Irvine, CA, June 13, 2008 --(PR.com
)-- Uniloc Inc., the leader in device-based authentication, today announced its top ten rules for securing SCADA networks and Industrial Control Systems. Uniloc’s advice comes at a time when threats to control systems can originate from numerous sources such as terrorists, industrial spies, disgruntled employees, malicious intruders, human errors and accidents, equipment failures, and natural disasters. Addressing this threat, Uniloc recently unveiled NetAnchor CIS™, a powerful device-based Identity and Access Management (IAM) appliance for securing critical infrastructures against such potentially catastrophic threats to water and power utilities, oil and gas infrastructure, transportation networks and large industrial environments.
In a paper entitled, Ten Rules for Combating Cyber Security Attacks on Critical Infrastructure, Jim White, head of Uniloc’s infrastructure security group, presents guidelines for addressing challenges in securing the nation’s critical infrastructure. The paper, available as a free download at: http://redsky.uniloc.com/tci/collateral/Ten%20Rules%20of%20Securing%20Critical
%20Infrastructure.doc, provides insight and strategies for protecting these sensitive networks.
“Following the release of our NetAnchor CIS critical infrastructure security solution, many customers asked us to send them basic information about how best to secure their SCADA networks,” said Jim White, VP, Business Development for Uniloc. “After receiving significant feedback from the industry, it is in the best interest of our nation that those managing its critical infrastructure have the most advanced technology and methodologies available for securing these networks.”
Uniloc’s Top Ten Rules for Combating Cyber Attacks on Critical Infrastructure
Begin with your environment
1. Do Serious Risk Analysis. Determine what your exposure is to identified threats, their consequences, cost of mitigation and risk tolerance. Create a risk profile of critical assets, using it as a basis to develop policies and procedures prior to deploying technologies.
2. Implement policies and procedures. Before implementing any technical solution, create a comprehensive set of policies and procedures that serve as guidance to operators, security personnel, vendors, and anybody who could have access to or contact with SCADA systems.
3. Ignore training at your peril. Often overlooked, staff training is one of the most important components of a good security plan. Having the right technical policies, procedures and infrastructure is useless without people knowing how to properly use them. Training should encompass all aspects of your security plan.
4. Make security policies as important as safety policies. You should have zero tolerance within the organization for security breaches across any aspect of your SCADA environment. Such breaches can lead to loss of life, bodily injury or other consequences such as a detrimental impact on the environment or local community.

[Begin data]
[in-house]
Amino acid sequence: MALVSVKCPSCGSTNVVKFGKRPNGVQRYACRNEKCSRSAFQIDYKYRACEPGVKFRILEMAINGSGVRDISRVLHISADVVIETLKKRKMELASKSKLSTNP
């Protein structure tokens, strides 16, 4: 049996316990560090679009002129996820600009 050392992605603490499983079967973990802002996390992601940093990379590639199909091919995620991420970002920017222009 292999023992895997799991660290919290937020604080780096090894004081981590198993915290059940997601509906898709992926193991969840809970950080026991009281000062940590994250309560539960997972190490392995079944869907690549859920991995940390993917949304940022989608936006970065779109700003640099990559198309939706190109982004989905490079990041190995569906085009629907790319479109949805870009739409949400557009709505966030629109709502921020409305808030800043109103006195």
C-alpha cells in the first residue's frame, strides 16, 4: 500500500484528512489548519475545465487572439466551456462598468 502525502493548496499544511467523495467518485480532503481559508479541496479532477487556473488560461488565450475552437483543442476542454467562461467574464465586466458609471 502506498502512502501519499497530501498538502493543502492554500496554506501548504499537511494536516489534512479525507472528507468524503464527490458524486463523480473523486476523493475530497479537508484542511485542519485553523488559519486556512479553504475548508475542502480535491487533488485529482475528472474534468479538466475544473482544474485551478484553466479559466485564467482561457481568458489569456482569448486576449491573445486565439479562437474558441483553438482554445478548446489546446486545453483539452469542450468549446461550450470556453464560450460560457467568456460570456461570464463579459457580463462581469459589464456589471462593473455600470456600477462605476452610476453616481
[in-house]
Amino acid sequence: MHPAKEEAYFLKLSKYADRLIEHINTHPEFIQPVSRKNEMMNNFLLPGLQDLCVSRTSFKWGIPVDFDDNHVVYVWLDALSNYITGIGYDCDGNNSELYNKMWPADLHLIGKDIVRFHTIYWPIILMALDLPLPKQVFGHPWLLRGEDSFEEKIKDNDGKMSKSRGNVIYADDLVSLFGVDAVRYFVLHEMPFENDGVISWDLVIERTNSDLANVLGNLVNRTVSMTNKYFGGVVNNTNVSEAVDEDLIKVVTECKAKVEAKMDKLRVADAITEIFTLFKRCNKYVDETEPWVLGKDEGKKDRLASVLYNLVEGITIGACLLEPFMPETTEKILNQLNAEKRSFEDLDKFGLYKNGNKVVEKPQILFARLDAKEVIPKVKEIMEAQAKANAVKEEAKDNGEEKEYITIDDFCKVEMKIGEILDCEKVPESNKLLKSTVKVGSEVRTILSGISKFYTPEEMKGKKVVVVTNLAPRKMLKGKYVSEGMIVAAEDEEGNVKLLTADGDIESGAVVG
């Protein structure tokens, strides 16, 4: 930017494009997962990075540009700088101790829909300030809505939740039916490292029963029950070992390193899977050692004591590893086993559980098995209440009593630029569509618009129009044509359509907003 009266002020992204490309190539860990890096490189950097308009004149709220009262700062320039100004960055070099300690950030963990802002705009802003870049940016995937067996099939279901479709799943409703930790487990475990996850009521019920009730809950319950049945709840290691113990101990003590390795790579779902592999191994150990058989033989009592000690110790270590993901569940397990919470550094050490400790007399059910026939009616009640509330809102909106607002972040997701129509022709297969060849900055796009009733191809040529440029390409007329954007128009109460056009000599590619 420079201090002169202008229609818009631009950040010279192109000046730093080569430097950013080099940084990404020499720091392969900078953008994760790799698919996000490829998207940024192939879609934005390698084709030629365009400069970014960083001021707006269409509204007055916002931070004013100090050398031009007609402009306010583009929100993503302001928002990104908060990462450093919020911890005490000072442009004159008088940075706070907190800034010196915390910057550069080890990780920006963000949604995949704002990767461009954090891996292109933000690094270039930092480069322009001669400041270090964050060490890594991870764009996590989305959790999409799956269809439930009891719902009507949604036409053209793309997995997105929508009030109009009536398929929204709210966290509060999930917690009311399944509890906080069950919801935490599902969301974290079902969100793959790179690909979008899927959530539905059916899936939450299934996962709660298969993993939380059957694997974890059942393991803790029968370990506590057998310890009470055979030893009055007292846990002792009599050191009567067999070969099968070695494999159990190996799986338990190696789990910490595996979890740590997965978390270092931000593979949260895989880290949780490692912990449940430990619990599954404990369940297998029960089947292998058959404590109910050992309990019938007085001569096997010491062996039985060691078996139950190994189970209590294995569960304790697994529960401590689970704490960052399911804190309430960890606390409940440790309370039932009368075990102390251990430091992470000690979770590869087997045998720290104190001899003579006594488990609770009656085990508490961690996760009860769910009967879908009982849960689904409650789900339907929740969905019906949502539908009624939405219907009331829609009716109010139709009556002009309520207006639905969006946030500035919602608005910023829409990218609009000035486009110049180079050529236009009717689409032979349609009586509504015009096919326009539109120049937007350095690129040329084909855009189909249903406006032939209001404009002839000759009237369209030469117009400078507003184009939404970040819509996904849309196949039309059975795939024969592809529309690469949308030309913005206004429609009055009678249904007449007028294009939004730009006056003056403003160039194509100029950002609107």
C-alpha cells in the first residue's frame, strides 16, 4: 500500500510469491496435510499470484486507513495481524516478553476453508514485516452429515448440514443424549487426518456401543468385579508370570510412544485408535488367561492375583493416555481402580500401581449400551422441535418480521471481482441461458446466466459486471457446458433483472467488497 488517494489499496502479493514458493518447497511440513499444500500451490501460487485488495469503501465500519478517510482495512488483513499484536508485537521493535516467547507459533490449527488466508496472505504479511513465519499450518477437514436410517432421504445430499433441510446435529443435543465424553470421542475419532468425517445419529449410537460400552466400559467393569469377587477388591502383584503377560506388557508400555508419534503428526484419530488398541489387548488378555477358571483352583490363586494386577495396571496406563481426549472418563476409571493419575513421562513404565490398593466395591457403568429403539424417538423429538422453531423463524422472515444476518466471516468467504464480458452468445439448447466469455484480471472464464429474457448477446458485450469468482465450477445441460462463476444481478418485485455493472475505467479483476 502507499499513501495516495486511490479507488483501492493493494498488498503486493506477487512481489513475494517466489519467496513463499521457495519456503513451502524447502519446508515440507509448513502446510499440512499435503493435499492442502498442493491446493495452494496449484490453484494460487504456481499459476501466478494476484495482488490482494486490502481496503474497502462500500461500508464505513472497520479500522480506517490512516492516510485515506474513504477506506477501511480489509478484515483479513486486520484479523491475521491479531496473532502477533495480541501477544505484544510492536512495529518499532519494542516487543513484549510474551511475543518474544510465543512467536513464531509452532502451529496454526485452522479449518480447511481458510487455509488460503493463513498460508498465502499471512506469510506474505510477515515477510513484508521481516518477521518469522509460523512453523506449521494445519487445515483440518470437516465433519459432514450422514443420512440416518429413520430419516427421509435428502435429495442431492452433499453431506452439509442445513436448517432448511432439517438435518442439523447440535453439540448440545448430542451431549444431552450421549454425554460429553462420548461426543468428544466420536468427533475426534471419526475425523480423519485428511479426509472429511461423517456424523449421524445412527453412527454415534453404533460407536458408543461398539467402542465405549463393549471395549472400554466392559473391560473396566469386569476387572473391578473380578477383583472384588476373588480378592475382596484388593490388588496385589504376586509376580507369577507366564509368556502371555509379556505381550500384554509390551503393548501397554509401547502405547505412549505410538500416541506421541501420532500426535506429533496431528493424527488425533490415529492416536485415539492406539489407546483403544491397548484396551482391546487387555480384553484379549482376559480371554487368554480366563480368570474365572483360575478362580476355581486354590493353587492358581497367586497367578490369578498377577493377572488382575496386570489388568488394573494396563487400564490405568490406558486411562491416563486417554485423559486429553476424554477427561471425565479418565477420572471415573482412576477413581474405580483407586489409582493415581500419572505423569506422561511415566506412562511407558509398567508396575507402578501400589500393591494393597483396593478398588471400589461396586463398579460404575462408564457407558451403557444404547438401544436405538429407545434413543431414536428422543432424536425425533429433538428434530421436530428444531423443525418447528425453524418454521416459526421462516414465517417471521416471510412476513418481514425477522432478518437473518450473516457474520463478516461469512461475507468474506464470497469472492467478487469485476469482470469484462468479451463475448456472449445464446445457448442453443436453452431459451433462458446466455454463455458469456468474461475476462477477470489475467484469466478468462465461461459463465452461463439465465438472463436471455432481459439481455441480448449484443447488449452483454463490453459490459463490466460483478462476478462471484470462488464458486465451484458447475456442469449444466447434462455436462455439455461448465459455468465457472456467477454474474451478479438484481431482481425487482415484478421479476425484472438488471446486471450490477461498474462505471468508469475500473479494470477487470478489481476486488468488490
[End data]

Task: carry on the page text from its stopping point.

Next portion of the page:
5. Integrate physical and cyber security. Physical access controls and surveillance technologies need to be integrated into an overall cyber security infrastructure. Just as SCADA has migrated to the use of IP protocols and COTs technologies, access and surveillance functions have moved in parallel. Integrating these functions creates a coordinated approach to protecting critical systems.
Know your enemy -- better yet, know your friends
6. Create a “trust” zone. Isolate cyber assets from all personnel except those specifically authorized. Focus on methodologies and technologies that authenticate and authorize only those who are trusted and prohibits all others by default.
7. Establish authentication for users and devices/systems. Device /system “fingerprinting” provides the first layer in creating a “cyber fortress” architecture. Such architecture creates a trust perimeter for both SCADA systems and access clients based on the actual physical fingerprint authentication of systems and devices.
8. Strictly enforce privileges. Ensure that only authenticated systems and clients are allowed to communicate across an encrypted communications channel. All applications should use Role Based Access Control (RBAC) at both the application and device level. Device fingerprinting technology allows RBAC to be implemented at a level that has not been available before -- the device itself.
9. Use dynamic password methodologies. Periodically changing passwords is a best-practice policy worth following. However, in some cases the policy can be restrictive and unenforceable. Using a dynamic challenge and response mechanism between hardware devices creates a hardware password that is enforced dynamically and only known between trusted devices.
10. Adopt physical device recognition. Many companies seek to mitigate the risk of problems caused by humans (traditionally the ‘weak link’ in security systems) by using multi-factor authentication, notably human biometrics such as retina scanning, smart cards, and fingerprinting. While all of these serve to identify an authorized user, most are not practical in an industrial environment. The best solution is to include a user’s computer as part of an identity and access control solution, validating identity through multi-factor identification.